3 beautiful, well grown otters are now living wild once again under a Yorkshire sky.
3 Royal otters, the historical name for spotty coated otters, were found lost and cold near Fryton.
The Fryton householders spent time searching for any siblings of the original cub found near a guinea pig hutch.
3 cubs were found over a few days and we revived them and they were taken to The Chestnut Centre in Derbyshire before going on to their bigger centre, The New Forest Wildlife Park for rearing. They do an amazing job with the rehab of wild otters. One of the cubs did not make it but the 2 males grew well and thrived. Release plans for any wild casualty are thought of as soon as the casualty is brought in, particularly if it is a juvenile. Can we get it back to its parents , who do a better job than we can ever do.
Another female cub came into care from Skerne, she was found alone and cold on a frost snowy night. She soon revived but had an injury to her tail. Mike Jones vet from Battleflatts vets , Stamford Bridge examined her. The tip of her tail had withered and she needed an operation to remove the dead tissue.
Mike did a wonderful job and her tail healed well,she was then named Stumpy !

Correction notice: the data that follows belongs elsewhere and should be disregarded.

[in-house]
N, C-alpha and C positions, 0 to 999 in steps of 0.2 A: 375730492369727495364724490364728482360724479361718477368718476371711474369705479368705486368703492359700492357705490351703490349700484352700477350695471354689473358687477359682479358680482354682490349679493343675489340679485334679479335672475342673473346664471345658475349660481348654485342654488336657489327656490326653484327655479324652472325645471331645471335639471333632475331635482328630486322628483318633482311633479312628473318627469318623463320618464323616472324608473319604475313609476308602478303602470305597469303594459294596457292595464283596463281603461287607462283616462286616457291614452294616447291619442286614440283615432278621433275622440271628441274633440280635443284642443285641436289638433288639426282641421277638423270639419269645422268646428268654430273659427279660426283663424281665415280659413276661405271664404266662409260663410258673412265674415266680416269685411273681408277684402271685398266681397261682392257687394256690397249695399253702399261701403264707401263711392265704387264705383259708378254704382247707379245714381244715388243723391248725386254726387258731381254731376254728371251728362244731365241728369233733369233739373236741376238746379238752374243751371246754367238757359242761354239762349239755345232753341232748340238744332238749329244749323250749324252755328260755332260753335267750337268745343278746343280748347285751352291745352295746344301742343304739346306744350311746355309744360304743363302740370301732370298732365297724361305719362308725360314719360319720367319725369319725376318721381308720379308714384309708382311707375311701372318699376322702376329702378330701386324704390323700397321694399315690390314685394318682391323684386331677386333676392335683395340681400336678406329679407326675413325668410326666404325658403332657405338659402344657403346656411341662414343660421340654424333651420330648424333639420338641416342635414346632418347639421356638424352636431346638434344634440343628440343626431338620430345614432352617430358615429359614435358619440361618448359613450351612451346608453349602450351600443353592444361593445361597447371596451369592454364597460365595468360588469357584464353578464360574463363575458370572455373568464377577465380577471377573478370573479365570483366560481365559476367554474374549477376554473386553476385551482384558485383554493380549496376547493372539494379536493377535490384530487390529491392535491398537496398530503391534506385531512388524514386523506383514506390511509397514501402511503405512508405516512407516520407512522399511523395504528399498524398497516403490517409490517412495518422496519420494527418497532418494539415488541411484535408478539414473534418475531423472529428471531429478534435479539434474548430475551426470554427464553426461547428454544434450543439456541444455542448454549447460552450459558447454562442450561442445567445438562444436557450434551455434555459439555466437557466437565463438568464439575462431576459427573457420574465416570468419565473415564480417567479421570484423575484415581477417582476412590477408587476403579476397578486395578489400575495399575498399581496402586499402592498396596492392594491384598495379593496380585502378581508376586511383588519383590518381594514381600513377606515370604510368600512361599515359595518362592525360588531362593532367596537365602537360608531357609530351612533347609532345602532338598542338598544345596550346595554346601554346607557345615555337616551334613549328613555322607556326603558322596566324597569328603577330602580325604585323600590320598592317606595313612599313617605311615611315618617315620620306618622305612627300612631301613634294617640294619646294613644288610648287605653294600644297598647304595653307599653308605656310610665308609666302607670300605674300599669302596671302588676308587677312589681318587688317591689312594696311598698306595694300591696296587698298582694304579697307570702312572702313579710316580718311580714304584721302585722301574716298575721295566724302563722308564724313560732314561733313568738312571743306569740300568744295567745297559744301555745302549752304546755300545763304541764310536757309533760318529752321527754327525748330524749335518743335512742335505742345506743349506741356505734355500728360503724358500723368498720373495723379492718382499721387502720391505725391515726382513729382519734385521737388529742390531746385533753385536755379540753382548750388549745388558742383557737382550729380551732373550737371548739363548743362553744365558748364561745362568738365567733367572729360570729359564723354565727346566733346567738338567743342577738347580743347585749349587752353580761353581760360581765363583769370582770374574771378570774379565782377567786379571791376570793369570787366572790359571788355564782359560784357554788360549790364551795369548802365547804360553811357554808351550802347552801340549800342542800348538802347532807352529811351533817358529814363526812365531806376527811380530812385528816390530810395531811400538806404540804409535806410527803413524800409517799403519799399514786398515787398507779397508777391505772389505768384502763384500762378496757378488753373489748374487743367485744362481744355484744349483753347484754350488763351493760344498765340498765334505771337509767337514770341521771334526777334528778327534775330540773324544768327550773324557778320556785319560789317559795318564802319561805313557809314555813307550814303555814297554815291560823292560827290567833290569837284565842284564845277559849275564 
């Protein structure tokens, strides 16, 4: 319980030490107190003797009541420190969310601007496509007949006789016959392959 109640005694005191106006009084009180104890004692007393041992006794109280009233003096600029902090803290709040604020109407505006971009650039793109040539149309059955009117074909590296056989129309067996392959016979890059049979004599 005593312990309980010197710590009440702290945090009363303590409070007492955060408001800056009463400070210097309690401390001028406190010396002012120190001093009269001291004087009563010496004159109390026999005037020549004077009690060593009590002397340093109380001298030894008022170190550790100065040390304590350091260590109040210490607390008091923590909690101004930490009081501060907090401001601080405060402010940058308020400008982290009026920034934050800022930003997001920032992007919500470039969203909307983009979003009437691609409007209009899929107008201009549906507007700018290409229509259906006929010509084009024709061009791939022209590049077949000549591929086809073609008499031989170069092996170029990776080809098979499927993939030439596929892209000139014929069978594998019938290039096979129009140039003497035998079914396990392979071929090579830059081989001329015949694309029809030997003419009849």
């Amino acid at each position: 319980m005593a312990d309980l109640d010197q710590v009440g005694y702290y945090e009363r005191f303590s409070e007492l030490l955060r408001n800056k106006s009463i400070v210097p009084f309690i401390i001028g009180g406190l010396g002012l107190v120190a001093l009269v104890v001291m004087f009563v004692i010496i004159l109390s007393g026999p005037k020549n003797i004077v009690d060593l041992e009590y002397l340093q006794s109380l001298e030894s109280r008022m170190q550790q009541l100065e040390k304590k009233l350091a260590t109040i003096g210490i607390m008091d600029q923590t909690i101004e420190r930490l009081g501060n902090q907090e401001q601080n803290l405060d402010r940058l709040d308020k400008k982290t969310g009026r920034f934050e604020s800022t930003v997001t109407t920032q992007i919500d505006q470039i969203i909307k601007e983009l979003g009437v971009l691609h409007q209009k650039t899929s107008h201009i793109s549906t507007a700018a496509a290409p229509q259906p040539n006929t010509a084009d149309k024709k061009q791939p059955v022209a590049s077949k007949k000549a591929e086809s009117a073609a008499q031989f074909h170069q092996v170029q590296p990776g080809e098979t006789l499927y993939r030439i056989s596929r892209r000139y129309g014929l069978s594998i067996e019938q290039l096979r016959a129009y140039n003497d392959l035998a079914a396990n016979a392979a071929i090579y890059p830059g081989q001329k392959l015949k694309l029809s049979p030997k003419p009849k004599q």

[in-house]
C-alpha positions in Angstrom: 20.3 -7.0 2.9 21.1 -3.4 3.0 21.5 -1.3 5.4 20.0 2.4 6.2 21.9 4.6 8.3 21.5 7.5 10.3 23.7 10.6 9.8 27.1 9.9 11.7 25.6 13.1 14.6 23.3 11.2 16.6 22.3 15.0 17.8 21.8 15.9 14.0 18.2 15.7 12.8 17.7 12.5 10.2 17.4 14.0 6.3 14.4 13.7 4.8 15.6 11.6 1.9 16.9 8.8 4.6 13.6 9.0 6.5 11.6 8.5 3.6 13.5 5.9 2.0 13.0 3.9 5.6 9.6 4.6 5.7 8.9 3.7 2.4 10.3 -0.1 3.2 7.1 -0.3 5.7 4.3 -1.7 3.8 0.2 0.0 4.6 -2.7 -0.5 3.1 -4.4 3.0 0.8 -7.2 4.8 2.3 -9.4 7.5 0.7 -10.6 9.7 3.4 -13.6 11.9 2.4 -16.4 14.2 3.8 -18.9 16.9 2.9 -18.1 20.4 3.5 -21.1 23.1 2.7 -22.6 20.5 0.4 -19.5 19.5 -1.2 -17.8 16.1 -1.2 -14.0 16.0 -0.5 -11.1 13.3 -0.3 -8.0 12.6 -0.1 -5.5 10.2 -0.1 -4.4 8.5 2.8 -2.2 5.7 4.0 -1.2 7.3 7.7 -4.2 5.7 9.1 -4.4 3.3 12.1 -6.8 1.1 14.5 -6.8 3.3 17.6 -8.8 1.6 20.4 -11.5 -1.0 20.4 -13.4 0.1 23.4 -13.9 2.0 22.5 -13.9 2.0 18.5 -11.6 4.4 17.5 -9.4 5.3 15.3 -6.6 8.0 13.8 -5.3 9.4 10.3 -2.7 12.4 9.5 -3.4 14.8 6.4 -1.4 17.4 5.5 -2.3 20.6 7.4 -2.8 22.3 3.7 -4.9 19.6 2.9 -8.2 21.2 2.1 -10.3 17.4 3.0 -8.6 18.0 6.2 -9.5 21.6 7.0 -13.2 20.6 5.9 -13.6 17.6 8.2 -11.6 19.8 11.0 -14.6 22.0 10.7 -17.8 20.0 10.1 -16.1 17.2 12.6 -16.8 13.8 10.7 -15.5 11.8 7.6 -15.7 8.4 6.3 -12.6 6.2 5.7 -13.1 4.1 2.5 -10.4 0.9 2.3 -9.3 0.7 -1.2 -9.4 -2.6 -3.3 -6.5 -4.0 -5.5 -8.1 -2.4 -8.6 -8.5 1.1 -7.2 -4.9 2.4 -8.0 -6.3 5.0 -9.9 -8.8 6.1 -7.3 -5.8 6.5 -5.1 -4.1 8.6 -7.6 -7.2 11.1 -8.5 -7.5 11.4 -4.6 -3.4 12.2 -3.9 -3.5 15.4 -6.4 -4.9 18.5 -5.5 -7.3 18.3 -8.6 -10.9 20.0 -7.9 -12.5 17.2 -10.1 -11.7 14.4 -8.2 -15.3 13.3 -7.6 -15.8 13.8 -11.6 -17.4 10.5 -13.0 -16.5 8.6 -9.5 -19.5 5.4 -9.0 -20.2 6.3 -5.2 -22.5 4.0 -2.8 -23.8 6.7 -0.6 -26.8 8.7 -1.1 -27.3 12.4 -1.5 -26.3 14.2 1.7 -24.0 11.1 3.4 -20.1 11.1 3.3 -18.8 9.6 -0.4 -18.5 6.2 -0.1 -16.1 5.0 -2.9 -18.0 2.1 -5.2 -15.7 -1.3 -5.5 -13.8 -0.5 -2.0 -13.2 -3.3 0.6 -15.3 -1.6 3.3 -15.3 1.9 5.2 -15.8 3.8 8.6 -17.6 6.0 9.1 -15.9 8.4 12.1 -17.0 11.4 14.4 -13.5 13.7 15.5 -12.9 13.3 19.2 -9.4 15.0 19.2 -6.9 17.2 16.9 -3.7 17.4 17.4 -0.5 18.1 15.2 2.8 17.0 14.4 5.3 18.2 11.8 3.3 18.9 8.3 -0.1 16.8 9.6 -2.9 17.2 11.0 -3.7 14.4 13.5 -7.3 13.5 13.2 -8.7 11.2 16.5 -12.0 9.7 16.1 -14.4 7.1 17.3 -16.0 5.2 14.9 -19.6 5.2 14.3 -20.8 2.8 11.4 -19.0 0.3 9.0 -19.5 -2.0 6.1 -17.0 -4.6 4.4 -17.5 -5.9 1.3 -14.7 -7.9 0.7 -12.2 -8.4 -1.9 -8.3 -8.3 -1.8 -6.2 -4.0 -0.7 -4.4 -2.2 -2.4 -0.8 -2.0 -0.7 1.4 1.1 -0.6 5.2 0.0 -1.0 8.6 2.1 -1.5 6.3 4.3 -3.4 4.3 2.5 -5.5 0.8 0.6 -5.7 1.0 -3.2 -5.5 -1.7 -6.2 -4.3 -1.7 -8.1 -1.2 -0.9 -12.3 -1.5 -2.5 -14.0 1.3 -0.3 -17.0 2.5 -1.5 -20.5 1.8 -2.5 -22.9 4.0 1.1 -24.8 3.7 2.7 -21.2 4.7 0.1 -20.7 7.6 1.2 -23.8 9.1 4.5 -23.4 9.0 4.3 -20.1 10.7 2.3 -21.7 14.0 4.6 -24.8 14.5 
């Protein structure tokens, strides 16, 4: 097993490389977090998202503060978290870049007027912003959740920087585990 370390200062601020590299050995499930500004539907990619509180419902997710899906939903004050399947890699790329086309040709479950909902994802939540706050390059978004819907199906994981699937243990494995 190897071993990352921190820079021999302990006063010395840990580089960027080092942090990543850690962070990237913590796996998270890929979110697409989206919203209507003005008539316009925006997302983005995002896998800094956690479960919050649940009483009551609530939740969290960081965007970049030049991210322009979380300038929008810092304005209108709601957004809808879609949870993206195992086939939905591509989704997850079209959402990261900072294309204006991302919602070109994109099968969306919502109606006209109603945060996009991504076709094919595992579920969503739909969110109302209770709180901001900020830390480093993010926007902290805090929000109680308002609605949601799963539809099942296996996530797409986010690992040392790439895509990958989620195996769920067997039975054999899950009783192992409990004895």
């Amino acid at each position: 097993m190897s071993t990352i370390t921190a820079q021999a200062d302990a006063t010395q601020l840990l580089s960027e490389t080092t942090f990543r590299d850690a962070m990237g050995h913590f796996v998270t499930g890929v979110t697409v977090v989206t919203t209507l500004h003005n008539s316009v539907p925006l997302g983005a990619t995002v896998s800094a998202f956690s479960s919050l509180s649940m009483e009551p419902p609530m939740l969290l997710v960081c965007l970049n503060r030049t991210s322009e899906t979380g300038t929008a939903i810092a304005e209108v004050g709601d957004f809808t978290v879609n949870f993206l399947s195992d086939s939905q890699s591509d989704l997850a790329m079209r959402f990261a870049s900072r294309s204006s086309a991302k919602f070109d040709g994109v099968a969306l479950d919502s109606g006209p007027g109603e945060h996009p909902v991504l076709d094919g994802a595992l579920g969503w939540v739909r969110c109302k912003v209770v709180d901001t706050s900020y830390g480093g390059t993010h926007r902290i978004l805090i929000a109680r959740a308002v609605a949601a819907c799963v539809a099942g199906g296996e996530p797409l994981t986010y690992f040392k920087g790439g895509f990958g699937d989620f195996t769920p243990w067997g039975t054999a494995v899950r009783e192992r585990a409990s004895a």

She too travelled down to the New Forest and was superbly cared for.
Release plans were put in place and the 3 adults, Hover and Rye, the 2 spottys and Stumpy travelled home in their individual kennels for release.
Here is Mike Jones the vet and Craig Ralston, Senior Reserve Manager LDV lifting the lids on the kennels for the release. Pens are made with an electric fence, a pond , kennels and food are placed at the release site and the otters live there for a few days before the fence is quietly lowered and they are free to go. Food is left out for a while as some insurance. These release pictures were taken by Helen Jones.
They are so beautiful, fit, healthy, wary, spotty but keen to be out and to be on with their wild life.
Stumpy was taken to her release site where she was quietly placed in the pen, she was more reserved than the males and only her nose was visible as she sniffed the air of home.
Her release went well and she too has gone out in to wonderful otter habitat away from roads and people.
My grateful thanks to the householders of Fryton, Slingsby and Skerne.
Also to Ed Heap, Roger Heap, Jason and Donna and all the staff at the Chestnut Centre and New Forest Wildlife Park for their wonderful care of these orphans.
My grateful thanks to Mike Jones, the vet for his support and care for wild beasts and for helping these lovely wild mammals.
A big THANKYOU to Craig Ralston NE , Fallon Mahon NE , Jamie Roberts and Jon Traile YWT for help and support with release sites and continued care and monitoring.
I am indeed a lucky woman to have had the experience of caring for these otters and to see them go on to lead the wildlife they were intended for. It is so good to have the support and enthusiasm of all the people that have helped to get these creatures back to their homes.